Sticking to her thoughts and beliefs, Shu Lien ignores his emotional admittance and abruptly reminds him that “as a woman”, she must “abide by tradition”. Lee frames the two lovers within narrow walls and employs their feeling of oppression. This proves that the film pits Eastern philosophy against the
In Anne Fadiman’s book, The Spirit Catches You and You Fall Down, two cultures clash with each other in the struggle to save Lia Lee, a Hmong child refugee with severe epilepsy. Although Lee and her family live in the United States, and thus receive medical care from Westerners, her family believes that Lee’s condition is sacred and special. The following miscommunications, both culturally and lingually, between the American doctors and the Lee family leave Lia Lee in comatose at the end of the book. However, Lia Lee could have been saved if the Lee’s had a better understanding of the American doctors’ intentions, and the American doctors understood the Hmong culture. Essentially, the tragedy of Lia Lee can be attributed to the clash of American and Hmong cultures at both the surface and sub-surface level.
as Ying Zheng ("Qin Shi Huang, Emperor of China")(“Shi Huangdi”). His parents, Zhuang Xiang and Dowan Zhao, the king and queen, did not actually have him. His mother had become pregnant with a wealthy merchant, Lu Buwei, and made Zhuang Xiang think that he was
Family being an important factor within Chinese society is further shown through this scene as the father is willing to hide seemingly pleasant news from his family for the sake of preserving the traditional Chinese family unit. A mother, father and children. He then goes on to say that if he had not let his son and Weiwei lie to him he would have never gotten a grandchild. This is where the theme of compromise comes to the forefront of the film, despite the fathers inherently traditional views he is able to overlook the fact that his son had lied to him because he has now for filled his duty of carrying on the family name by producing an heir. The importance of grandchildren/offspring can be linked to a contextual element that is crucial to the film, this is Confucianism.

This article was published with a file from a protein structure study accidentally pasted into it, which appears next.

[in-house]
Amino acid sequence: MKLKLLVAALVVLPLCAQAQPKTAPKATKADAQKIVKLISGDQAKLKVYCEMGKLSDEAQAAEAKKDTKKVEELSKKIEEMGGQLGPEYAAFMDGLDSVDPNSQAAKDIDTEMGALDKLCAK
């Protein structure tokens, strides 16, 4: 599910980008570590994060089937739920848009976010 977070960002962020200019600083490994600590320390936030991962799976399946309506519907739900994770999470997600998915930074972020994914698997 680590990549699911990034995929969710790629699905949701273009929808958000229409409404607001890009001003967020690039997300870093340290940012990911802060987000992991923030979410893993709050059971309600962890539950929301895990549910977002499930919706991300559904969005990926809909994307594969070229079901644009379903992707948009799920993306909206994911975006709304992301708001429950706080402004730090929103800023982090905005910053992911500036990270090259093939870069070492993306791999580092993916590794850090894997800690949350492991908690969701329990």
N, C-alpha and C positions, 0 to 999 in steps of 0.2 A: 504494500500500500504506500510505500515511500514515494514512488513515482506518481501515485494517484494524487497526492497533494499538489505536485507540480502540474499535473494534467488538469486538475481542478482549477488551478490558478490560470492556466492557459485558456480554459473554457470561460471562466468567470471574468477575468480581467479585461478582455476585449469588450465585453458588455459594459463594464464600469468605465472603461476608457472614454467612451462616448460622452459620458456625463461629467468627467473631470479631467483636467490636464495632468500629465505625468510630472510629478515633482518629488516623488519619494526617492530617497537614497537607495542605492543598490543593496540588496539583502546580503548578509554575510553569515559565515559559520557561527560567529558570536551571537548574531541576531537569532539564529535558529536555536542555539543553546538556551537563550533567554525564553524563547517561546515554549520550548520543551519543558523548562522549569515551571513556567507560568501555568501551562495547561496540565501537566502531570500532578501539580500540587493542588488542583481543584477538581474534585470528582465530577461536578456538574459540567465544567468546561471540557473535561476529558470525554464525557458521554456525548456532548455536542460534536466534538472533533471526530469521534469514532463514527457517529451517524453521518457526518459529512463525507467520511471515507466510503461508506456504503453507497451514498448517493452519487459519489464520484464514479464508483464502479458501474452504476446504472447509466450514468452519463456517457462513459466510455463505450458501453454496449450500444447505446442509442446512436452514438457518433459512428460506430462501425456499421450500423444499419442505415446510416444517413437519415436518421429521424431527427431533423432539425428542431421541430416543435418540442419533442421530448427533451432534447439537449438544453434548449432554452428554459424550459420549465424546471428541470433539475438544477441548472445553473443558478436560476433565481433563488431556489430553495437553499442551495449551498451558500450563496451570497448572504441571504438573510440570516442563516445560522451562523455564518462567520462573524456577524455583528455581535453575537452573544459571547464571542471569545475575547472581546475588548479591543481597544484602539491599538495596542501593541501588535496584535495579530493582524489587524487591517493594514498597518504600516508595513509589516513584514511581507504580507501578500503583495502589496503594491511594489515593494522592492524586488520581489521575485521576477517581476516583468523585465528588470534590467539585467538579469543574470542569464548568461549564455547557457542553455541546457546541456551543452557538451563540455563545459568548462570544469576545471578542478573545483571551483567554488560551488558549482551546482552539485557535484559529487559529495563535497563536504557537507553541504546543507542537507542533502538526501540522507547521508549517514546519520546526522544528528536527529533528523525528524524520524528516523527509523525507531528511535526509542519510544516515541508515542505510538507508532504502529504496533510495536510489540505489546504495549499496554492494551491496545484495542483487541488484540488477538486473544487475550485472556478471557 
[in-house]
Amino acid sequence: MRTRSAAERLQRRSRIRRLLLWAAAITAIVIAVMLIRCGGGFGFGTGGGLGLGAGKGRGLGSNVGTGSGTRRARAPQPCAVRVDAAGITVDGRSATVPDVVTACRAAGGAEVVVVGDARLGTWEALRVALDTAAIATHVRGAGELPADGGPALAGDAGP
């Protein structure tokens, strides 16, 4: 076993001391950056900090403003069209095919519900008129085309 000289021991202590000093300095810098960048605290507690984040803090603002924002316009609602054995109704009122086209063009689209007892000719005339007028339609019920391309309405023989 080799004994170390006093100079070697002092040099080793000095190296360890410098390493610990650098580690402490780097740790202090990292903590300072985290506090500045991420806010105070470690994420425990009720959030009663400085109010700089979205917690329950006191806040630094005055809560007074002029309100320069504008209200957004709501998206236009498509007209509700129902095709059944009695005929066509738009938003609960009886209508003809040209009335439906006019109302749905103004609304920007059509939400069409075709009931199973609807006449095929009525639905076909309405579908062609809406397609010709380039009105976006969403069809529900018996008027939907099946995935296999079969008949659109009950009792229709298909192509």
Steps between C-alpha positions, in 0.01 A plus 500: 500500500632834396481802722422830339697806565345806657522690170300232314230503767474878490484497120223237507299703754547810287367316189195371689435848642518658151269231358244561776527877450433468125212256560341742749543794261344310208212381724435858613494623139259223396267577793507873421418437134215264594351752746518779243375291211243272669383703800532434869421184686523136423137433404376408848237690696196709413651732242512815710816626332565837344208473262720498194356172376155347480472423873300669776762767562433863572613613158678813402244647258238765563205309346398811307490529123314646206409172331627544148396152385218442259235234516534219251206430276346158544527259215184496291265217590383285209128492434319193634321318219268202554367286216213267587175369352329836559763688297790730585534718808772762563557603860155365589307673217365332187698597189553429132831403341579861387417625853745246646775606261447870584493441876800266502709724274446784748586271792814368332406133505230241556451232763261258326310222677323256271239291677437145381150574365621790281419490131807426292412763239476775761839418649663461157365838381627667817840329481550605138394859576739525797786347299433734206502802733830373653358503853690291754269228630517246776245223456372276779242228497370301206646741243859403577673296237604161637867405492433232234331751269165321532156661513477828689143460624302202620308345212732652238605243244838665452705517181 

She puts her father on a high pedestal as he “understands everything” (66). She does not talk back or say one bad thing about her father that would bring him down from that pedestal in the first part of the novel. Leah “[hasn’t] contradicted [her] father on any subject, ever” (66). This shows that, to her, he is all knowing and will alway know what is best. Due to the fact that Leah holds her father in such high regard, she is always trying to do things well enough to “suit” her father (37).
By being able to create resentment and a barrier between her and her mother, she is finally able to live her own life. She no longer will be considered a child by anyone; she is able to be a woman seeking love. Mag wanted to keep Maureen around because she wanted to maintain their emotional connection that they have. Even though Mag chose to lie to her multiple times, she did it out of love for Maureen. In most cases of unresolved Electra complexes, it does not come to this extreme of measures, where a daughter has to kill her mother.
But they could not express their true feelings, but Leah found a way to show her grandfather how much he meant to her by pacing herself like him and making sure that he was aware that she was with him, by touching and establishing their relationship through holding hands. By matching his walk, Leah portrayed that she wanted to be with him and wanted to spend some time alone to create a bond. But in this essay, Leah uses a lot of similes and metaphors like in the last paragraph, Cohen said that now, after her grandfather’s death, “everything seems like a clue” (69). Leah means that everything was a clue as to how much her grandfather cared for her. By the way he tried to express himself by showing her affection in the only way he knew how because she couldn’t understand sign language and he could not verbally tell her.
Lindo is forced to live almost as a servant to her mother-in-law and husband, conforming to idealized roles of feminine submission and duty. Because An-mei’s mother is raped by her future husband, she must marry him to preserve her honor; whereas he, as a man, may marry any number of concubines without being judged harshly. Ying-ying’s nursemaid tells her that girls should never ask but only listen, thus conveying her society’s sexist standards for women and instilling in Ying-ying a tragic passivity.
The methods that they used were really entertaining and quite surprising. The way how you treat the next generation, they behave in what way, like Luo Lei’s father said beating classmates is to help managing the class, and then he kept this way to manage the class. It showed the importance of parenthood. However, the drawback of this documentary is the director touched the sensitive topic of “democracy” too directly that the video may be banned and unable to spread out easily so not many people can reach it. I hope all Chinese people can watch the documentary so as to understand China